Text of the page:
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New Car Review: 2004 VW Phaeton W12

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MODEL: Volkswagen Phaeton
ENGINE:  6.0-liter W12
HORSEPOWER/TORQUE: 420 hp @ 6,000 rpm/406 lb.-ft. @ 3,250rpm 
TRANSMISSION:  5-speed automatic with manual-shift capability
WHEELBASE:  118.1 in.
LENGTH x WIDTH x HEIGHT:  203.7 x 74.9 x 57.1 in.
TIRES:  235/55HR17
ECONOMY: 12 mpg city/19 mpg highway
PRICE:  $105,000 (est.)

When I began writing this column more than 20 years ago, I worked under a philosophy that has boded me well over the years. That is: Unless a car is built by God, it has something wrong with it; unless it's built by the devil, it has some redeeming social value.

Even the best hand-built Rolls-Royce suffers because it's way overpriced; even the Yugo had its price going for it. So all cars are winners - and losers - in some way.

Which brings us to the Volkswagen Phaeton. Here, the price of approximately $105,000 isn't a detriment. The V12-powered Phaeton competes favorably with the V12 Mercedes-Benz S600 and the V12 BMW 760iL, both in performance and price. In fact, the VW is approximately $20,000 cheaper than the other German cars.

It's the name. In my mind, I think $105,000 is too much to pay for a car with the VW badge on it. If they had chosen to call the car an Audi or Bentley (both brands in the VW stable), they'd have a much easier time of selling it. I'm also willing to admit that VW marketing people are a lot smarter than I am and they're probably selling more than they can make, but that's what makes them do what they do and what makes me do what I do.

Back to the car. The VW Phaeton is, hands down, one of the best cars I have ever driven. The W12 engine (originally developed for the Bentley) is smooth, quiet and powerful. If you ask it to do something, it will do it with no complaining. The speedometer goes all the way up to 200 mph and the Phaeton gives you the impression it can reach that lofty number. The engine is rated at 420 horsepower. It's power you sense more than feel, but it's there when you need it.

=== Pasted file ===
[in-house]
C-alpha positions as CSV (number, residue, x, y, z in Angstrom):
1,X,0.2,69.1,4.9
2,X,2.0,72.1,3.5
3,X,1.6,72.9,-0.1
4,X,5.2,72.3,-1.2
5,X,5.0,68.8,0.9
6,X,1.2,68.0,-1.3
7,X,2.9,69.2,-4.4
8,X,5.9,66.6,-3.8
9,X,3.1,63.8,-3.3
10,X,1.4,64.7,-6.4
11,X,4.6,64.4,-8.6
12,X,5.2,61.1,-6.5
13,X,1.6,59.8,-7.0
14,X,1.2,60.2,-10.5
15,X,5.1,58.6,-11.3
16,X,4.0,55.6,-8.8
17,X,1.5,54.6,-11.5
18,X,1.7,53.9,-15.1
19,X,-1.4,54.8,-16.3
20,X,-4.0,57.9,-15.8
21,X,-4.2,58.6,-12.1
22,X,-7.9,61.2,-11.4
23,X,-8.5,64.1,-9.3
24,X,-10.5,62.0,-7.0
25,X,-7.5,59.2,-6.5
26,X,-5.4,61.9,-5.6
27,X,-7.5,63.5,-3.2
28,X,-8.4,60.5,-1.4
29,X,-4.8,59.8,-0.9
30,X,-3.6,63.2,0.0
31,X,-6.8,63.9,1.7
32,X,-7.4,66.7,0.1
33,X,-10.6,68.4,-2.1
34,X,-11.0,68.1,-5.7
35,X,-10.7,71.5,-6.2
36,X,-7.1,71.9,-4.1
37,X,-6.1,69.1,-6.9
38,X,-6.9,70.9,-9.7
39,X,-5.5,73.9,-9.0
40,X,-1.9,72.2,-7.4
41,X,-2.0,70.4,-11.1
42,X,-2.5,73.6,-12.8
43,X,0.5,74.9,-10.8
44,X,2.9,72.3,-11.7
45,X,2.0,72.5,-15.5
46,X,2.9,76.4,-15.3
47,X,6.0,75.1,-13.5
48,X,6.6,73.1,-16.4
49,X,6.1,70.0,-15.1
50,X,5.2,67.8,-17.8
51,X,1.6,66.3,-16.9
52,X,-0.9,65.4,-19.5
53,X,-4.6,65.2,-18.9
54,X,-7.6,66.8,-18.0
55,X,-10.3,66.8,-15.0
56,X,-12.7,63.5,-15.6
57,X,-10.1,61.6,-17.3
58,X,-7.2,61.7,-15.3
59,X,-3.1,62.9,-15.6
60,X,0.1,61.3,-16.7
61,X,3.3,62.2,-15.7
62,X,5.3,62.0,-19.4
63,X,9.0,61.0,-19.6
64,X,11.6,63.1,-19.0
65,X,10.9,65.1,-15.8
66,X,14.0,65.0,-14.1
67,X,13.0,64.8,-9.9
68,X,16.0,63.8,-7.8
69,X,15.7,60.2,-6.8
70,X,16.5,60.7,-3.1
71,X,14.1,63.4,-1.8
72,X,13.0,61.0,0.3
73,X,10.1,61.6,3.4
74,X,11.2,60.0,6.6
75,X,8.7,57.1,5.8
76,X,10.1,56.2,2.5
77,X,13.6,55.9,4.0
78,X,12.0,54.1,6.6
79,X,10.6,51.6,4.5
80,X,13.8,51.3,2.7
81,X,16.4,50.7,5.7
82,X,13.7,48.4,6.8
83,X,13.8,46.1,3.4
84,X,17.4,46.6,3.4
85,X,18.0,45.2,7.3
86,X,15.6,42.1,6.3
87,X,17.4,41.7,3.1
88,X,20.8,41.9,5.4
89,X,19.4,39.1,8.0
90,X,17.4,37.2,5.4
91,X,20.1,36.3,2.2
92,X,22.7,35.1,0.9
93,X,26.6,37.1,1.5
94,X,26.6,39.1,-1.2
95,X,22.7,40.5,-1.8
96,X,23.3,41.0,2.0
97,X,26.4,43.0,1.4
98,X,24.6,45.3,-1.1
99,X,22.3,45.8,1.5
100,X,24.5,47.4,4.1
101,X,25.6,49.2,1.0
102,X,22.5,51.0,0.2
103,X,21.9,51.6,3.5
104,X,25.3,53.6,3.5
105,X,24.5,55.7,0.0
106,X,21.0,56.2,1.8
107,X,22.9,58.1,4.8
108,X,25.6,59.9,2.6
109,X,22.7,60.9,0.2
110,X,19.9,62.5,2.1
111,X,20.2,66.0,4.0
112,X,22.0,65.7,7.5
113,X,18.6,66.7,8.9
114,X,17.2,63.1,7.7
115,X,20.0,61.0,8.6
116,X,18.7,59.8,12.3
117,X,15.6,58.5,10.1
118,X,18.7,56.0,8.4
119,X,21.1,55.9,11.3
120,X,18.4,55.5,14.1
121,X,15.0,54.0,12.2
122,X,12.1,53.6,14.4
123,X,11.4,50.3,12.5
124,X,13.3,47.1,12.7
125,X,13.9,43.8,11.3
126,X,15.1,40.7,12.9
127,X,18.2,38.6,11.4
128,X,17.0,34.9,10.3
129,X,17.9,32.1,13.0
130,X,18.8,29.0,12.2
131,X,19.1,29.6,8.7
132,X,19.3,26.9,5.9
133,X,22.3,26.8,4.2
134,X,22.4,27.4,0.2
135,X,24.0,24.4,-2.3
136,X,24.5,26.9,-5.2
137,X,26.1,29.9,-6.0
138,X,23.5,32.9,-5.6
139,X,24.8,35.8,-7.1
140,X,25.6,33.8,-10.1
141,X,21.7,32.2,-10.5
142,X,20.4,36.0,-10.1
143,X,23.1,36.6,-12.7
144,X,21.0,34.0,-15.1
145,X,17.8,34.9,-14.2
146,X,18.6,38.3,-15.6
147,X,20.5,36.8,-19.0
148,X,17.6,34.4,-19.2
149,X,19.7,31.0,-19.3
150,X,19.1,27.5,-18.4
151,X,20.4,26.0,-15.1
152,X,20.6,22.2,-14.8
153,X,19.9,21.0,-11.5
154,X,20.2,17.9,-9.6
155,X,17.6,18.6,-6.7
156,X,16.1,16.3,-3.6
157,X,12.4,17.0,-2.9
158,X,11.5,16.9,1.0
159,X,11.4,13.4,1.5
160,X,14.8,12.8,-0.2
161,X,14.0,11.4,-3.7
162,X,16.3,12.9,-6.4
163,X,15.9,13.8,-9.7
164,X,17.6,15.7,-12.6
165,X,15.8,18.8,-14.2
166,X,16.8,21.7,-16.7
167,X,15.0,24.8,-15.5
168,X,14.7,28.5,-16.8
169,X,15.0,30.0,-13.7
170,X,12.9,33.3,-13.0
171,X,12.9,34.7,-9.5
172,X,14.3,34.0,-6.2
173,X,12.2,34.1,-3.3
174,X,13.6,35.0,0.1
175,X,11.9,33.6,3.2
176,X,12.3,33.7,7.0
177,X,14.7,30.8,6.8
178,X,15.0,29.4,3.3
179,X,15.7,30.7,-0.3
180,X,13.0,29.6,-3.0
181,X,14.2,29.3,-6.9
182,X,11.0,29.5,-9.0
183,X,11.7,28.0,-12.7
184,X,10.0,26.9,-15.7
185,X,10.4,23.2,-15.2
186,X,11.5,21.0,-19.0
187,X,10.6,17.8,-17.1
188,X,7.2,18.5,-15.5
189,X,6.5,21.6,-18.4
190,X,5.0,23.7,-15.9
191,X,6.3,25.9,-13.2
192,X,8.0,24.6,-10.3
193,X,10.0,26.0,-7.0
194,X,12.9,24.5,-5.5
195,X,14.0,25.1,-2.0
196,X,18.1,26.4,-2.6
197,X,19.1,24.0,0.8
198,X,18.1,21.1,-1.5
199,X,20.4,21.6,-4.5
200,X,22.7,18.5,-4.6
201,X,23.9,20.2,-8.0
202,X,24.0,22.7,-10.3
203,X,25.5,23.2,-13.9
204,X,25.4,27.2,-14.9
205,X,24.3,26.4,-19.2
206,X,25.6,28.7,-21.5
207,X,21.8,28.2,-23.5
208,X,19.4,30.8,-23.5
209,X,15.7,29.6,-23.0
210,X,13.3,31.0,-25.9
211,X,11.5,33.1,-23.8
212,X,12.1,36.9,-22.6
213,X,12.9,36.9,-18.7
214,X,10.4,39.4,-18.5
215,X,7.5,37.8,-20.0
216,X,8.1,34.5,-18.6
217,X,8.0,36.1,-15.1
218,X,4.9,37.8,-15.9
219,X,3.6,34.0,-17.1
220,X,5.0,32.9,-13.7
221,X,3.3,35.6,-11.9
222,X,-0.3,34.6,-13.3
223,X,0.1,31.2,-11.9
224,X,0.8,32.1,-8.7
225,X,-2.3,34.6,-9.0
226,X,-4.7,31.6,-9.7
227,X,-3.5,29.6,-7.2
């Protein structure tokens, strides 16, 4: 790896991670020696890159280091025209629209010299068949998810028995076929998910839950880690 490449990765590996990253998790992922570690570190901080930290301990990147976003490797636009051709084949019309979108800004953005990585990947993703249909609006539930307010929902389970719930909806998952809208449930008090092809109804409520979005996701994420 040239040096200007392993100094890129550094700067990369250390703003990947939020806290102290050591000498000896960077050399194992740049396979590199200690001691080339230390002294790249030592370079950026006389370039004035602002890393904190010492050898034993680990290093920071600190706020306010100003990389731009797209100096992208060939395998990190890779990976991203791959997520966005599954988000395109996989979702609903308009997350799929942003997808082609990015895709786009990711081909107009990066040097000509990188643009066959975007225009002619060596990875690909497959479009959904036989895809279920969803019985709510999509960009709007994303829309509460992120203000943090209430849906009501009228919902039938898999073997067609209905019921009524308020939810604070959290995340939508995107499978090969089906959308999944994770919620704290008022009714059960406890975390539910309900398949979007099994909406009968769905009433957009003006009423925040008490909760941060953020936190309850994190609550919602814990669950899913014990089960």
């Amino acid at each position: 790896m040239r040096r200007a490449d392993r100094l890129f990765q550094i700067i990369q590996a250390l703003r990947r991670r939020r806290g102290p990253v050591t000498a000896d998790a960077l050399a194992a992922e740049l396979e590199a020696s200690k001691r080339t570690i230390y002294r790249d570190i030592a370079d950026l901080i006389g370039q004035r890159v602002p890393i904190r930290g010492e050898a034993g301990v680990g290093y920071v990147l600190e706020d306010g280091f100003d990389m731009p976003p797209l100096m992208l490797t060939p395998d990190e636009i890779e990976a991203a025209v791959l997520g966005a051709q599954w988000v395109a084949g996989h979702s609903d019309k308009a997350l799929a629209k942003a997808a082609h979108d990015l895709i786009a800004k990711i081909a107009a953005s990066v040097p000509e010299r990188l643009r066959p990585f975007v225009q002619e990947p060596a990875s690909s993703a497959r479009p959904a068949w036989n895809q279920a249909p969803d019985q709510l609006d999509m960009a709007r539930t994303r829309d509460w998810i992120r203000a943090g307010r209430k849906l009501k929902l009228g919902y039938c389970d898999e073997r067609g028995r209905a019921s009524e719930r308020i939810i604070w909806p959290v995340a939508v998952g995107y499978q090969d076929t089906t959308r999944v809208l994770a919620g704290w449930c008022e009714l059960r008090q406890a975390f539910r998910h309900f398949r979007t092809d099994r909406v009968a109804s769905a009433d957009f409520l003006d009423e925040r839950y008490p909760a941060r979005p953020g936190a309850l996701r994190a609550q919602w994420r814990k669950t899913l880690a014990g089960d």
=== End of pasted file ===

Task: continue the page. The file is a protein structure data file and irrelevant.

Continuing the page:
The engine powers the rear wheels through a five-speed automatic gearbox with a manual-shift capability. Shifts were smooth and almost imperceptible. This is the way CVT transmissions are supposed to feel. On a few tight corners I noticed that the transmission didn't downshift as quickly as I would have liked, so I shifted into manual mode a few times for a quicker response. This wasn't necessary, since the automatic was fine. In these few instances I was simply looking for a quicker move out of the turn.

I liked the fact that the readout on the instrument panel told you exactly which gear the transmission was in. This was an important piece of information if you're interested in the car's performance.

Staying in the instrument panel area, I loved the instruments. They were analog, white-on-black and wristwatch style. All the instruments were there, including oil pressure and battery amperage. They were clear and gave information without being gaudy. The tasteful burled wood paneling added a touch of elegance.

Handling of the Phaeton was also excellent. In general the ride is limousine-luxurious, but when the road started to bend, the Phaeton was able to handles corners with the best of them.

With a 118.1-inch wheelbase and an overall length of 203 inches, the VW Phaeton is a large car. It's in the same class as the S-Class Mercedes and BMW 760i, not the iL. One of the advantages of the extra length is increased rear-seat legroom. We took some friends to dinner with us and they raved about the added legroom in the back. There have been times when we've stuffed them into much smaller cars, so they appreciated the luxury. There are even movable foot rests if you need them.

The rear seat is nominally a three-passenger width, but with the fold-down armrest extended, it becomes a two-seater in the back. Rear passengers also have their own HVAC controls with a screen. Rear seats, like the front, are heated and cooled.

On the rear doors and across the rear window are privacy panels that can be raised to guarantee the privacy of the A-list celebrities in the rear.

In the front, my wife liked the vanity mirror. At first she said she thought it was too small in area, but then when she slid it she discovered that it magnified, so she was able to tweeze her eyebrows one last time before we went out.

In the center console are two chrome-ringed circles that depress to form cupholders. When you don't have cups in them, they rise to form a neat flat surface.

The trunk is huge. Our golf bags fit in the back with room to spare. There was easily enough room for four golf bags, and room up front for the entire foursome to ride in comfort.

When I first asked my wife how much she thought the VW Phaeton was, she looked at the badge on the steering wheel and said $48,000. She was off by a bit. She and I both feel that the VW badge, though honorable, isn't the right one for this car. I hope we're wrong, because this is one car that deserves a long life.

2004 The Auto Page Syndicate